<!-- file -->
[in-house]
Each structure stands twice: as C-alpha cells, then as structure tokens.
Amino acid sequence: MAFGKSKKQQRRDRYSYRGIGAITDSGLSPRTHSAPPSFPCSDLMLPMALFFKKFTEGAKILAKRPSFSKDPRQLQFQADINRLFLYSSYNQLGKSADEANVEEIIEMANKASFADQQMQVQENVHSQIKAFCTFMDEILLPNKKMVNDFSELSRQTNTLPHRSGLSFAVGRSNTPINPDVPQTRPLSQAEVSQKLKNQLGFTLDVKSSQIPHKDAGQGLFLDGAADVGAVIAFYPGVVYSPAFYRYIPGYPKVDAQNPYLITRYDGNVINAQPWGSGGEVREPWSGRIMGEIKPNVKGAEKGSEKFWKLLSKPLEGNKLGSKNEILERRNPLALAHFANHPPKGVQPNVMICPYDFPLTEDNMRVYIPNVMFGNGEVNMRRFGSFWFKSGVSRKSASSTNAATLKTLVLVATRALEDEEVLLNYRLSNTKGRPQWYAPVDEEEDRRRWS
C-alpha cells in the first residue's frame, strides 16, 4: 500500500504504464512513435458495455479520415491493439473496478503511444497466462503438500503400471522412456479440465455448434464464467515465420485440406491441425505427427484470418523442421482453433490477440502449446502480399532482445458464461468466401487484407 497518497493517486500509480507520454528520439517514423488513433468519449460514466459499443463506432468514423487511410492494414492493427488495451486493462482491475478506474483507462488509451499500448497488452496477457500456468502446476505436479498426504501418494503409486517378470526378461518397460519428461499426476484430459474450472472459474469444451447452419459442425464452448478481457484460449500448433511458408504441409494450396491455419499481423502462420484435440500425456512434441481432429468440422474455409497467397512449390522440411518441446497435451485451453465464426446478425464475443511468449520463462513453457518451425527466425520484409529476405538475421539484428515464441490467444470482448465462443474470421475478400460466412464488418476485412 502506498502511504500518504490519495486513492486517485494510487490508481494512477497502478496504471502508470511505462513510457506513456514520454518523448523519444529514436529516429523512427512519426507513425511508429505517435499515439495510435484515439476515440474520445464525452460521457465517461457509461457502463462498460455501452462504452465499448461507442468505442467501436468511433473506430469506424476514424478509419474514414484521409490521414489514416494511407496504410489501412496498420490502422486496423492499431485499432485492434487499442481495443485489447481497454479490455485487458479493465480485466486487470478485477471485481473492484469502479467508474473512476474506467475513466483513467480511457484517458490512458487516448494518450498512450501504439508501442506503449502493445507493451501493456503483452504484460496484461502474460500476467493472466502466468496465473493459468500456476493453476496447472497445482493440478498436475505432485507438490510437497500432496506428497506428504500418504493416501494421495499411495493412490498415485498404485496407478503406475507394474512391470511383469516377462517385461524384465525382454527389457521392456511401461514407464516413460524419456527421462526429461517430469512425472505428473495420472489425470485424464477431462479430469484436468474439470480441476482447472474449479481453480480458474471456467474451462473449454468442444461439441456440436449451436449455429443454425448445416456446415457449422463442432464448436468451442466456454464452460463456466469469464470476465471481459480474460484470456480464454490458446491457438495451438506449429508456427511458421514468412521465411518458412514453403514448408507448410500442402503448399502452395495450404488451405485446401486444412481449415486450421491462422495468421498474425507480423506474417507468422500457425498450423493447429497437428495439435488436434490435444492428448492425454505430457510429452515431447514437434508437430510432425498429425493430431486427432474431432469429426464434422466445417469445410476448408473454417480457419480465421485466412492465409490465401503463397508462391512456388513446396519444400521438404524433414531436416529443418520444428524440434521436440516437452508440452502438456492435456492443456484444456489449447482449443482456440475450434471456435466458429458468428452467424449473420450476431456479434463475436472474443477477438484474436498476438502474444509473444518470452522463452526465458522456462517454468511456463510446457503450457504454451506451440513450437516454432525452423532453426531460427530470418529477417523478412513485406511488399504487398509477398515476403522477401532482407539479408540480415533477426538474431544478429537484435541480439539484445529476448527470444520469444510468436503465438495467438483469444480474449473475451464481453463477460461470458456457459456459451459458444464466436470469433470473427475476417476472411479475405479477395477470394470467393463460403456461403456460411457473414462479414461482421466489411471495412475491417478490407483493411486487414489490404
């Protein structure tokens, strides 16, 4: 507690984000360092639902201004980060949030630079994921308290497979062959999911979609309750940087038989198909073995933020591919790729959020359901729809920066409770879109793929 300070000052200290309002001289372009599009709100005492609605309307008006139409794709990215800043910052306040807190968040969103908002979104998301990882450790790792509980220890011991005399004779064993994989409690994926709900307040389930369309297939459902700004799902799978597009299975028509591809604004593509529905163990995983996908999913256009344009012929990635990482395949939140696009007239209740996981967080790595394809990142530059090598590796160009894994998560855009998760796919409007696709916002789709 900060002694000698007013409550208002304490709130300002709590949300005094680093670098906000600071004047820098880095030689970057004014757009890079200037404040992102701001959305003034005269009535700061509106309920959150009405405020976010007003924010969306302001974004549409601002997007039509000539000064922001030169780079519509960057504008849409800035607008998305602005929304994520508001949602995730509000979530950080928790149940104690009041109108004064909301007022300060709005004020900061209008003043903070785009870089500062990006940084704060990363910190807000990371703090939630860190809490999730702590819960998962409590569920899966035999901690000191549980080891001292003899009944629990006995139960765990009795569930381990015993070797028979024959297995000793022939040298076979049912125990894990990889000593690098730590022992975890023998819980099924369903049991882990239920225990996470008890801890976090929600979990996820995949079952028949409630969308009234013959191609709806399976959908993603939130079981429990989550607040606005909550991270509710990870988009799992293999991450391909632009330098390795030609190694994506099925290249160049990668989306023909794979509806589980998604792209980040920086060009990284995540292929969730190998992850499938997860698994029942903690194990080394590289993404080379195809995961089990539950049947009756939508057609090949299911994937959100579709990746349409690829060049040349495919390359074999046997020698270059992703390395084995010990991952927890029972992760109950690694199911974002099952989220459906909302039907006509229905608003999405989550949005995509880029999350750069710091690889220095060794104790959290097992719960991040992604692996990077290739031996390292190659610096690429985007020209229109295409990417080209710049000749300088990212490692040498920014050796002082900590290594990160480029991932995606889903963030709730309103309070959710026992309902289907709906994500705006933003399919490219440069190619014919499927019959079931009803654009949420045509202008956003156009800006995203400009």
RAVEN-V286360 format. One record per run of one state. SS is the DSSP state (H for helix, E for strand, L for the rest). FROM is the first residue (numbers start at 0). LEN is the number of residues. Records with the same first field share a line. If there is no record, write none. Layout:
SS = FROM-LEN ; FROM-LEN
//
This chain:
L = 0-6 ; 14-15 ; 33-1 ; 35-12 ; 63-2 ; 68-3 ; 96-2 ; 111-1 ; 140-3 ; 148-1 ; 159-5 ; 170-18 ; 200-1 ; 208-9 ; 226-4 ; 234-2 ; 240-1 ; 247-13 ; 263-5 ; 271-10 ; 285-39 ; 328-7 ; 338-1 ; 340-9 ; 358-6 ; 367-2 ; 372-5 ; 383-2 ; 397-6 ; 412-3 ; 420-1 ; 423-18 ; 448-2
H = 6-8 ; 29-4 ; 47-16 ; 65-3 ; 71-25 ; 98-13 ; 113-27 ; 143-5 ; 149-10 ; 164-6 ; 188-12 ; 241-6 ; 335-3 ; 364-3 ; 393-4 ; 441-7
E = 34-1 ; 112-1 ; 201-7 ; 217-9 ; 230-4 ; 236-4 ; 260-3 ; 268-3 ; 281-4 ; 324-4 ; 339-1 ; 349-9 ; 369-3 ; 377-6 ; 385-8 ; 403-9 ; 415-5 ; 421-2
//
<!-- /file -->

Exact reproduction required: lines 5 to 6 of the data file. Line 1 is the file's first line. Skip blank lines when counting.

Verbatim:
């Protein structure tokens, strides 16, 4: 507690984000360092639902201004980060949030630079994921308290497979062959999911979609309750940087038989198909073995933020591919790729959020359901729809920066409770879109793929 300070000052200290309002001289372009599009709100005492609605309307008006139409794709990215800043910052306040807190968040969103908002979104998301990882450790790792509980220890011991005399004779064993994989409690994926709900307040389930369309297939459902700004799902799978597009299975028509591809604004593509529905163990995983996908999913256009344009012929990635990482395949939140696009007239209740996981967080790595394809990142530059090598590796160009894994998560855009998760796919409007696709916002789709 900060002694000698007013409550208002304490709130300002709590949300005094680093670098906000600071004047820098880095030689970057004014757009890079200037404040992102701001959305003034005269009535700061509106309920959150009405405020976010007003924010969306302001974004549409601002997007039509000539000064922001030169780079519509960057504008849409800035607008998305602005929304994520508001949602995730509000979530950080928790149940104690009041109108004064909301007022300060709005004020900061209008003043903070785009870089500062990006940084704060990363910190807000990371703090939630860190809490999730702590819960998962409590569920899966035999901690000191549980080891001292003899009944629990006995139960765990009795569930381990015993070797028979024959297995000793022939040298076979049912125990894990990889000593690098730590022992975890023998819980099924369903049991882990239920225990996470008890801890976090929600979990996820995949079952028949409630969308009234013959191609709806399976959908993603939130079981429990989550607040606005909550991270509710990870988009799992293999991450391909632009330098390795030609190694994506099925290249160049990668989306023909794979509806589980998604792209980040920086060009990284995540292929969730190998992850499938997860698994029942903690194990080394590289993404080379195809995961089990539950049947009756939508057609090949299911994937959100579709990746349409690829060049040349495919390359074999046997020698270059992703390395084995010990991952927890029972992760109950690694199911974002099952989220459906909302039907006509229905608003999405989550949005995509880029999350750069710091690889220095060794104790959290097992719960991040992604692996990077290739031996390292190659610096690429985007020209229109295409990417080209710049000749300088990212490692040498920014050796002082900590290594990160480029991932995606889903963030709730309103309070959710026992309902289907709906994500705006933003399919490219440069190619014919499927019959079931009803654009949420045509202008956003156009800006995203400009």
RAVEN-V286360 format. One record per run of one state. SS is the DSSP state (H for helix, E for strand, L for the rest). FROM is the first residue (numbers start at 0). LEN is the number of residues. Records with the same first field share a line. If there is no record, write none. Layout: